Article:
There are no better walking months in our part of the Tuscan-Emilian Apennines than May and September-October. The mornings become ever fresher and by the time the sun warms up at mid-day one is well within the beautiful beech forests that shade from excessive heat.
I was invited to a walk yesterday which normally should have taken four hours but which somehow lengthened itself partly because, I admit, I was not in the best state of fitness, but also because there was so much to admire and see on our excursion.
The Apennines are probably some of the best walking country anywhere in Europe and my delight at being able to join a friend to tread the footpaths in an area which was quite unknown to me was unexcelled.
The first part of the walk took us from a point a little above Coreglia Antelminelli at a height which was already above 900 metres (2952 feet). We proceeded through unmetalled forestry roads traversing the most wonderful beech forests whose trunks shone silvery in the slanting sun beams.
At one point we met up with a forestry worker who was thinning the beech forest. Beech is all very fine but too many trees will completely cut out sunlight from the forest and impeded the growth of indigenous flowers and grasses. The worker informed us that beech forests were planted mainly after the war and that few trees were over fifty years old. Previously this had been pasture land but poverty, the seduction of emigration and the lure of the paper mills had caused a massive depopulation of the area after the last war and, consequently, the abandonment of pastureland and fields used to grow cereal crops. There was also the problem of drainage. Blocked channels and torrent would eventually lead to landslips – the bane of so much of Italy.
Beeches are fine if kept thinned but there are two trees which have proved to be rather more dangerous for the area. The first is the fir tree whose shallow roots cause devastation in the case of high winds. My friend pointed out to me a whole area which had once been populated by Douglas fir but which has been flattened by the hurricane of last February. The Acacia is an aggressive tree, again relatively recently introduced but which is the area’s equivalent of the rhododendron in Wales. Another problem is of course finance. So much more money should be spent on maintenance of Italy’s forests for Italy is, indeed one of the most wooded countries in Europe. A third of Italy is forest – almost three times as much as the UK!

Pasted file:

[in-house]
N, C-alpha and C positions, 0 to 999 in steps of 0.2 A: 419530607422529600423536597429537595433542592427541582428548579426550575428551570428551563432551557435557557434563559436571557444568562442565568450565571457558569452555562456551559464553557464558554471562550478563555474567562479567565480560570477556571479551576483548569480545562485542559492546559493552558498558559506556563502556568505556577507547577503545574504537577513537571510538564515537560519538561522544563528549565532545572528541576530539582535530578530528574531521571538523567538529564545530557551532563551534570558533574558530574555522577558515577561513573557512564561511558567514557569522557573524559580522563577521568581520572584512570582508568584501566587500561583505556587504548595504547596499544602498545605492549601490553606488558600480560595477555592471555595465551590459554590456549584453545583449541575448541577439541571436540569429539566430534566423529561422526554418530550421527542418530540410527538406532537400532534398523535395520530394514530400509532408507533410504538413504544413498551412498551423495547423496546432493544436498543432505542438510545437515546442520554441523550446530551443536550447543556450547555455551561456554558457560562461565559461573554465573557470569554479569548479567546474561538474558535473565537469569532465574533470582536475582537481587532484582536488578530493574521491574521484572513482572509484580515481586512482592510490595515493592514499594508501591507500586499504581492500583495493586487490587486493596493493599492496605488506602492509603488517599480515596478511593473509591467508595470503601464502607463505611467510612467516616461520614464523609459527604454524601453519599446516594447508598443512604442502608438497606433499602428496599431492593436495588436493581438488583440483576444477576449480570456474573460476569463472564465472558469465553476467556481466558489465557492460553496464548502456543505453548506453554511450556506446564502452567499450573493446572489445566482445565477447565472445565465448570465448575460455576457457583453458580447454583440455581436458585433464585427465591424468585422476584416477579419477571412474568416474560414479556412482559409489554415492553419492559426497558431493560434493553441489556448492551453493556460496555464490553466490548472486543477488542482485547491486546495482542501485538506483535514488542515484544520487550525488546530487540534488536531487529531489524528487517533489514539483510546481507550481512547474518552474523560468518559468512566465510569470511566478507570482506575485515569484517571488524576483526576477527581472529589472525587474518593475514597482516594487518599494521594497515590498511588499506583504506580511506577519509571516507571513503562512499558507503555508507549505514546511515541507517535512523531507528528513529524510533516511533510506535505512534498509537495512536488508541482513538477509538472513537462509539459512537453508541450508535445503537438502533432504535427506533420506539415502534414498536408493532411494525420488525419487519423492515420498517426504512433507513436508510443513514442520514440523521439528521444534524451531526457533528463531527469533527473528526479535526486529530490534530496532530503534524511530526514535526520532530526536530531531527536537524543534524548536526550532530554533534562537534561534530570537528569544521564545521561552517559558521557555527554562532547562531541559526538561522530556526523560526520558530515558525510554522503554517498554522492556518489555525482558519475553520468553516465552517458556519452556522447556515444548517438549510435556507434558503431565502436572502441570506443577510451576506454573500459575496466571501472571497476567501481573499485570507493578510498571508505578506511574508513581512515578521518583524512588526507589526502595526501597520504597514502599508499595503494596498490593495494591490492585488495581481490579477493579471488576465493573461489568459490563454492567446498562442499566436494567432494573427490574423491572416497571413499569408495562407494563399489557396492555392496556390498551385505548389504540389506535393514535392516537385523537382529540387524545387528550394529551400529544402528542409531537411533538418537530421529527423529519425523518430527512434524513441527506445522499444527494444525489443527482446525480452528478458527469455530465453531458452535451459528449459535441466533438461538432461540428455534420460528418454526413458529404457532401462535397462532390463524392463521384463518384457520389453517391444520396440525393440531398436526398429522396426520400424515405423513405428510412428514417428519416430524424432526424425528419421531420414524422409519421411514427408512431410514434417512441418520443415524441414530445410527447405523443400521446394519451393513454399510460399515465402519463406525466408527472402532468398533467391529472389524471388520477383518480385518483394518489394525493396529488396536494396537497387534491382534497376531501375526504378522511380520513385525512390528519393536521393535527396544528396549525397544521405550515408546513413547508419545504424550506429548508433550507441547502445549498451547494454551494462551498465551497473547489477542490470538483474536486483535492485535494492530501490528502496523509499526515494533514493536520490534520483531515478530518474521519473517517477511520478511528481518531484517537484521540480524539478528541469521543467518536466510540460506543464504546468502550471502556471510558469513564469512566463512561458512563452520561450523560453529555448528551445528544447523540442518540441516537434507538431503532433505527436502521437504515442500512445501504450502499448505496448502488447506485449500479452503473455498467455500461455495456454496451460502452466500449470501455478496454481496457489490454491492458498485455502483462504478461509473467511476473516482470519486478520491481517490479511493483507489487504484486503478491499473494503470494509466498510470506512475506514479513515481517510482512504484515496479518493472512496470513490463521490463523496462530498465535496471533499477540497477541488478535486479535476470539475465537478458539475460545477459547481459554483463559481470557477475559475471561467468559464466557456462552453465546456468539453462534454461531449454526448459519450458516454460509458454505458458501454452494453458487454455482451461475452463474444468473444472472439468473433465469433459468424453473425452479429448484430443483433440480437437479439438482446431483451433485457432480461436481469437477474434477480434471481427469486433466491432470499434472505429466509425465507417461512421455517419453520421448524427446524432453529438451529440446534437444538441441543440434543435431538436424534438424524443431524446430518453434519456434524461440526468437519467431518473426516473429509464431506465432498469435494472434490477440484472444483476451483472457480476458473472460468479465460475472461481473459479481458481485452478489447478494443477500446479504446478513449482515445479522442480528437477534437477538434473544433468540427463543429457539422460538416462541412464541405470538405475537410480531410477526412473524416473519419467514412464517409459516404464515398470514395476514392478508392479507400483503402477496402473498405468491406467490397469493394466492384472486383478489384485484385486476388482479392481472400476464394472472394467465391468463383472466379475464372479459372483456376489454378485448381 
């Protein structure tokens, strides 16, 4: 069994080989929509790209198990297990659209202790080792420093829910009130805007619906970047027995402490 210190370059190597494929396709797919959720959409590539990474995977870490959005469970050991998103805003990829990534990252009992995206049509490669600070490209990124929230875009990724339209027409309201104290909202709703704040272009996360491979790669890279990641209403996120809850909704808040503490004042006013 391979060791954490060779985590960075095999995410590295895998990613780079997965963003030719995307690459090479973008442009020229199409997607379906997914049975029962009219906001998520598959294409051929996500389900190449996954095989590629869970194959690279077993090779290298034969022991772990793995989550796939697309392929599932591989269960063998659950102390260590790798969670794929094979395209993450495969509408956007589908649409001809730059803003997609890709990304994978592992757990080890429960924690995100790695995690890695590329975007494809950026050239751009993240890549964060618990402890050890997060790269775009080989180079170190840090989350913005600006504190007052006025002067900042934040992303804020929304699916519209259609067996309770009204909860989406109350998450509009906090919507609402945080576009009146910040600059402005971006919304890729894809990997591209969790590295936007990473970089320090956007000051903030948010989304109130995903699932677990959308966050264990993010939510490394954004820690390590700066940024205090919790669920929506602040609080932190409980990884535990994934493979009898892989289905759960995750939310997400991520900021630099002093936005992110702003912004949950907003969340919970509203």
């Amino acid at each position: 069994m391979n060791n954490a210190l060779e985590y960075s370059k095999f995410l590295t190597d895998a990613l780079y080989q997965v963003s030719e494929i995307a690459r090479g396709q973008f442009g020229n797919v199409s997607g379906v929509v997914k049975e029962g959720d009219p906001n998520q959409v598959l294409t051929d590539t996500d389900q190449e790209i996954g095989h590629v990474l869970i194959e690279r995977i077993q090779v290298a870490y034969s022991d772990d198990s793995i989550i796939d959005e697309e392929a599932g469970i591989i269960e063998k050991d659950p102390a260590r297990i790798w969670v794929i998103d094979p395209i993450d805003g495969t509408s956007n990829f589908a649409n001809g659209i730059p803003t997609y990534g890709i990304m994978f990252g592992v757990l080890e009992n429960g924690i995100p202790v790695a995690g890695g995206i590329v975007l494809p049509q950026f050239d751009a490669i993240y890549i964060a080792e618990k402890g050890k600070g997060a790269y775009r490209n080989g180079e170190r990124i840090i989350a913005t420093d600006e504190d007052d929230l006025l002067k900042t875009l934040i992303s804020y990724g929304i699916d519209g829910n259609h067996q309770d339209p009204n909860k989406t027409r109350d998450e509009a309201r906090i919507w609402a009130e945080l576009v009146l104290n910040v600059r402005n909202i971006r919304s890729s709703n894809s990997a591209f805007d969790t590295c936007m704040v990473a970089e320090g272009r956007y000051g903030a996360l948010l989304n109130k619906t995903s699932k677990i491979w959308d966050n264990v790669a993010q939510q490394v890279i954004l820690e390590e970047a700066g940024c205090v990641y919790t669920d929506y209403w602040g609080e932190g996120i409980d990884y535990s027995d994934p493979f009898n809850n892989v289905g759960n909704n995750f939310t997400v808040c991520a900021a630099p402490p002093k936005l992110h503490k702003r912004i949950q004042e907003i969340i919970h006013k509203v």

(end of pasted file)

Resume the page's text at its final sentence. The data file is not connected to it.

Our route took us to a little plateau called Il Pretino standing at 1215 metres (almost 4000 feet) whence considerable views could be had both of the Tuscan side of the Apennines and the Emilian side.
Normally humans are rarely seen in this area but it’s now the mushroom season and, sure enough, we met several people in search of the prized porcini (cep) mushrooms which should normally abound in this area. I’m not sure whether those who say that it’s a bad season so far for mushrooms this year say this just to discourage others from coming and picking these valued natural commodities of the Italian Apennines!
We carried on towards another pass – the foce di Fobi – following footpath no 38 (why footpaths aren’t similarly numbered in the UK is beyond my ken). Here more splendid views unfolded before us and there was even a table where we had a picnic of dates.
We then traced our way back to the starting point through a wide un-numbered and unmetalled forest road wending its way more wonderful beech forests now scattered with that one-time sustainer of human life here – the chestnut.
Through various vantage points in our ramble I was able to see well-known mountains to me at quite different angles: the Prato Fiorito, for example, which rises behind us in Longoio:
The Apuans on the other side of the Serchio valley were slightly hazy but they still presented a wonderfully jagged silhouette in contrast to the gentler contours of the Apennines.
I was particularly fascinated by the almost dry torrents which had, as pointed out by my friend, an almost Japanese flavour.
Man can make very beautiful botanical gardens but the ultimate gardener has to be Nature: As Wordsworth so aptly wrote:
One impulse from a vernal wood may teach you more of man, of moral evil and of good, than all the sages can.